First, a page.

A port named after Dickson
Published on May 9, 2010 | by asiaone.com
PORT Dickson in Negri Sembilan is well known around the country. It is a place many make a beeline for with family and friends, especially on long weekends. The beaches are not as pristine as those along the east coast of the peninsula but they are picturesque enough, and more importantly, just a short drive away for those from the Klang Valley.
But most would not know how the name of the town came about, or anything about its history.
Long-time residents of Port Dickson would be able to shed some light on the matter.
All one has to do is ask and they will be more than happy to sit down for an illuminating chat.
Long ago, Port Dickson was called Tanjung (cape) by the local Malay villagers as it was located near a cove.
There were also those who called it Arang, which is coal in the Malay language, as there was once a large coal factory there prior to the tin mining days.
In the 1820s, tin ore was discovered. It was found to be particularly abundant in an area called Lukut within the Port Dickson district.
This attracted many Chinese immigrants there.
The British saw great potential in the area. Due to its rapid development, the Federation States of Straits Secretary Sir John Frederick Dickson gazetted Tanjung as a strategic port. This was because it was a suitable and practical location along the shipping routes.
Tanjung replaced the port in Pengkalan Kempas.
In 1891, a 39km railway line was built connecting Tanjung and Sungai Ujung (now known as Seremban) to transport various types of goods such as spices and rice to the river port of Sungai Ujung.
With the opening of the railway line, the British renamed Tanjung to what it is called now — Port Dickson — after Sir John Frederick Dickson.
The railway line and sea port played an important role in the export trade of tin ore.
When tin ore dwindled, Port Dickson became a holiday destination for British officials and their families. The rest, as they say, is history.
There are many long-time residents and “old families” in Port Dickson. Some families have resided in the town from the 1900s.
Ajaib Singh Gill, 82, explained how his family came to settle in Port Dickson.
“My grandfather, Tota Singh Gill came to Singapore in 1898 from Punjab. He brought his family (my father, Ginder Singh Gill, was 4-years-old then) to settle down in Malaya in 1904.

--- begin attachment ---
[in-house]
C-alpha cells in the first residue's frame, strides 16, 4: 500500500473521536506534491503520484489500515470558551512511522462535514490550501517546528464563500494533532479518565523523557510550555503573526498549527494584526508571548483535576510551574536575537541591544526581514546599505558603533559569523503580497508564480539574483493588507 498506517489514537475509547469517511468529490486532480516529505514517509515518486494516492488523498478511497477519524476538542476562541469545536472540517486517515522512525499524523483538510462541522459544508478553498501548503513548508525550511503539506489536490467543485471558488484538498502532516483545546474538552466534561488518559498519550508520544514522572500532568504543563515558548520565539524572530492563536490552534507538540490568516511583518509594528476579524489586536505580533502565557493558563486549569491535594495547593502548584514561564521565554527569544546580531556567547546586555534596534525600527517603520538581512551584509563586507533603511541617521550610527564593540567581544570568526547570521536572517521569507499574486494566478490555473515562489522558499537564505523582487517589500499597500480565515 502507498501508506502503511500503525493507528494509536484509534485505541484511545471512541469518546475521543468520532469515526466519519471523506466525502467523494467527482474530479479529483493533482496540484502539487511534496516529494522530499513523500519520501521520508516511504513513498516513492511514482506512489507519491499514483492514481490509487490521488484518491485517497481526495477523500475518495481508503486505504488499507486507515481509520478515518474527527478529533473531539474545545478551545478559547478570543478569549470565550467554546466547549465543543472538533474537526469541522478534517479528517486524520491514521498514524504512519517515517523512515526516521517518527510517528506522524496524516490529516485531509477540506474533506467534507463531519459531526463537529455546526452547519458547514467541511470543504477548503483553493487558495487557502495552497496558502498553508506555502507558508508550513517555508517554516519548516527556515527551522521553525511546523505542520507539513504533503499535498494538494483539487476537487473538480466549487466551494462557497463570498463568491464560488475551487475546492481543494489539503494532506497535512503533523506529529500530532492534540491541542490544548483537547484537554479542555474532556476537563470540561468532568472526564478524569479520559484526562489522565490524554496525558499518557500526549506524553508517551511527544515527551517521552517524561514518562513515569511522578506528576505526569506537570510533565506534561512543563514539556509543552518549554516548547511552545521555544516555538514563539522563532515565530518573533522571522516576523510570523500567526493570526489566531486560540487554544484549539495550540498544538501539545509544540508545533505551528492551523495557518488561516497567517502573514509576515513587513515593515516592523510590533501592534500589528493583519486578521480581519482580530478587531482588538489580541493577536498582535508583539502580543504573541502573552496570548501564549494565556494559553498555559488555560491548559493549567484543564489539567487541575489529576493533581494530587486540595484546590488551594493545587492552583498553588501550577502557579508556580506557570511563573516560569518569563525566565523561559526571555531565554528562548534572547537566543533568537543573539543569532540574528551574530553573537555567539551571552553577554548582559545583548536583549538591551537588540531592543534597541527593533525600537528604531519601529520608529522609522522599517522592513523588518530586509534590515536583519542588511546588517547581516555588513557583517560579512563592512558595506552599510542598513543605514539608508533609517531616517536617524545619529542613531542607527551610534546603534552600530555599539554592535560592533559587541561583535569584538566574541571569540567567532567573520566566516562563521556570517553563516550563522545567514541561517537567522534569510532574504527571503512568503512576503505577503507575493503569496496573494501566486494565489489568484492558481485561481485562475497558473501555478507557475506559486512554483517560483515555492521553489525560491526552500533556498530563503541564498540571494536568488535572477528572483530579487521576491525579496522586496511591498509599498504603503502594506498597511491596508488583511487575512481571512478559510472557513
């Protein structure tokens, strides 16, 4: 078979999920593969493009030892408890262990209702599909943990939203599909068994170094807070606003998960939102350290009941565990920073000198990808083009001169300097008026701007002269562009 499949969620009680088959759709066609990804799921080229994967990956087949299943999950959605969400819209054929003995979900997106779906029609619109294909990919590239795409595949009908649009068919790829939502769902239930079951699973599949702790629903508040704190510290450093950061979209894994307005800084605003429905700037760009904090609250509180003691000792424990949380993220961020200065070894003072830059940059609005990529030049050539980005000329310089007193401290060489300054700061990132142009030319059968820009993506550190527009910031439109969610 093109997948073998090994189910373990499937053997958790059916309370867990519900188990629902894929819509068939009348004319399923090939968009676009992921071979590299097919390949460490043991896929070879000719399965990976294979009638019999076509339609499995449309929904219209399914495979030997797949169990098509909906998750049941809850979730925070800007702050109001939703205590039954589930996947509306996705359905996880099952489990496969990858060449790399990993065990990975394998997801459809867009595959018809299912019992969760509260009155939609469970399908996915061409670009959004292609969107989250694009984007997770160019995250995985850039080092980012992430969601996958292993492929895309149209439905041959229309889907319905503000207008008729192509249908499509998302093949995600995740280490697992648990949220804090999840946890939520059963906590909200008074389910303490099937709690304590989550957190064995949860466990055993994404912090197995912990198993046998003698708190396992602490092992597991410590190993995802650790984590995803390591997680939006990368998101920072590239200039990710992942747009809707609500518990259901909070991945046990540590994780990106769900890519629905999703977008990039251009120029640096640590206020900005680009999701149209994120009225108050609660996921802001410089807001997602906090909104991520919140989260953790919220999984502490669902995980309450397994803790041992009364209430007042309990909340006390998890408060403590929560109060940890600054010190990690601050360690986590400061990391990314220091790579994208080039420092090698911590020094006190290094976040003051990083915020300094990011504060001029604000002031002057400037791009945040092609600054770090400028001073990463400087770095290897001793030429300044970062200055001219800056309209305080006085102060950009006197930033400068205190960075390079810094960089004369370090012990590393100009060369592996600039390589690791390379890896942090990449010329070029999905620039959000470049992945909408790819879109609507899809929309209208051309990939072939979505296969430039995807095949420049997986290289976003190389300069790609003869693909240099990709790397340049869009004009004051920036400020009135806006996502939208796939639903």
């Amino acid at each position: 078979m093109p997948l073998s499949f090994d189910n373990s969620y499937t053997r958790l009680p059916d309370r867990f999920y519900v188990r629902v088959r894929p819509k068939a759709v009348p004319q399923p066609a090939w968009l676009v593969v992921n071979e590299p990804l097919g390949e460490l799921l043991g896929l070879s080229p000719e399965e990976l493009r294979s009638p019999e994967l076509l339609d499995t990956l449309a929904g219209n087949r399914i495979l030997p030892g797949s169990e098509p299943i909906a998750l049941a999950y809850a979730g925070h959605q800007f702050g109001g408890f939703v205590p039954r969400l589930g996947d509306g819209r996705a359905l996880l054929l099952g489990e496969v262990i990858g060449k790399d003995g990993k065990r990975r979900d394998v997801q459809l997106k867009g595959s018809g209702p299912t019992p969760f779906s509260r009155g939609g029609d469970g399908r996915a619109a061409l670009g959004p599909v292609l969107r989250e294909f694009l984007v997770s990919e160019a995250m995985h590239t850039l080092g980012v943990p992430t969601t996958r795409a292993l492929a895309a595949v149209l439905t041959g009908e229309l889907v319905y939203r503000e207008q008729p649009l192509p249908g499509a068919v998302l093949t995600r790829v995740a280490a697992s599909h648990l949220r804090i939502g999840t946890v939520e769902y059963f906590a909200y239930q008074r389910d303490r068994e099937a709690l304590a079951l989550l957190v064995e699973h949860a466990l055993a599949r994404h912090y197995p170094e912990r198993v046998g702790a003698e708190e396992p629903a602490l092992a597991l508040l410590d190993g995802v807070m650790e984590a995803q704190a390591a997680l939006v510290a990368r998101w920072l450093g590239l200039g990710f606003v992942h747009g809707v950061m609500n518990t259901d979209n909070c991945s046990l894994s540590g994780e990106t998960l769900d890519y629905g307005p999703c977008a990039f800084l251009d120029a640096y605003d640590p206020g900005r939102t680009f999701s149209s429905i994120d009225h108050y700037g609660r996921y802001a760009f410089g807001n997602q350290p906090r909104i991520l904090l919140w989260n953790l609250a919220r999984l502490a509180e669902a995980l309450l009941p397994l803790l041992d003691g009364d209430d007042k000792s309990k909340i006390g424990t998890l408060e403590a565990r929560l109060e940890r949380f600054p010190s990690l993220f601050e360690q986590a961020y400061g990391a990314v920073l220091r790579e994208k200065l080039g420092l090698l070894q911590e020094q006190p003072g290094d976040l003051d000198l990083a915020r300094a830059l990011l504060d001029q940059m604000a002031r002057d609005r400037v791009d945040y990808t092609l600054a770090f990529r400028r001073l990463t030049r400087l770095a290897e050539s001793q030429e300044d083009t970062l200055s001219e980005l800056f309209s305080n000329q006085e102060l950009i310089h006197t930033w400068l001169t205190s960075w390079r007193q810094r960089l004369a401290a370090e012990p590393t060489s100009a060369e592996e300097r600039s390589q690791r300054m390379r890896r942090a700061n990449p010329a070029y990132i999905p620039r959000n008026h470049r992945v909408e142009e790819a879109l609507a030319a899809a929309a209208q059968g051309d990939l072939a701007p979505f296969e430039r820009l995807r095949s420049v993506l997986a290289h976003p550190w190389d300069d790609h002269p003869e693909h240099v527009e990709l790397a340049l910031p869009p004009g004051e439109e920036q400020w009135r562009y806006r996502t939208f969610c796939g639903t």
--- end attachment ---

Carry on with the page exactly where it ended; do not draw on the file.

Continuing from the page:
“He was working for the Straits Trading company in Seremban at that time.”
Ajaib said after his father finished his Senior Cambridge at St Paul’s School in Seremban, he moved to Port Dickson to work for a trading company.
“After retiring from the company, my father started his own transport business called Ginder Singh Transport with a fleet of 120 cargo lorries, tankers and buses.
“My brother went on to study medicine in Singapore and came back and opened the town’s first clinic, PD Clinic.
Ajaib said he completed his primary education in Port Dickson before continuing his secondary school in Seremban.
“I studied engineering in England and returned home to help my father in the business,” he said.
Ajaib also proudly showed a picture of India’s first prime minister Jawaharlal Nehru, and his daughter Indira Gandhi, taken at their home in Port Dickson.
“They came to Malaya in 1937 for a nationwide Indian Congress meeting and my father was a member in the party.
“Nehru and Indira came to our house for tea during their short break in Port Dickson and I still remember that day vividly even though I was only 9 years old,” he said, adding that Indira was only about 20 years old at that time.
Ajaib, who has five children, lives in the house his father built in 1925, with his wife Rajinder Kaur Gill, 79, and youngest daughter Kiran Kaur.
He reminisced about the “good old days” when Port Dickson had crystal clear waters and clean beaches.
“People from as far away as England used to talk about how beautiful PD was.
“Friends and family who visited loved spending time in this quaint town and they would have a great time along the beach. But now, I am concerned over the cleanliness of the beach. It has become dirtier over the years.
“I hope the authorities would do something about it and restore Port Dickson to its glory days.”
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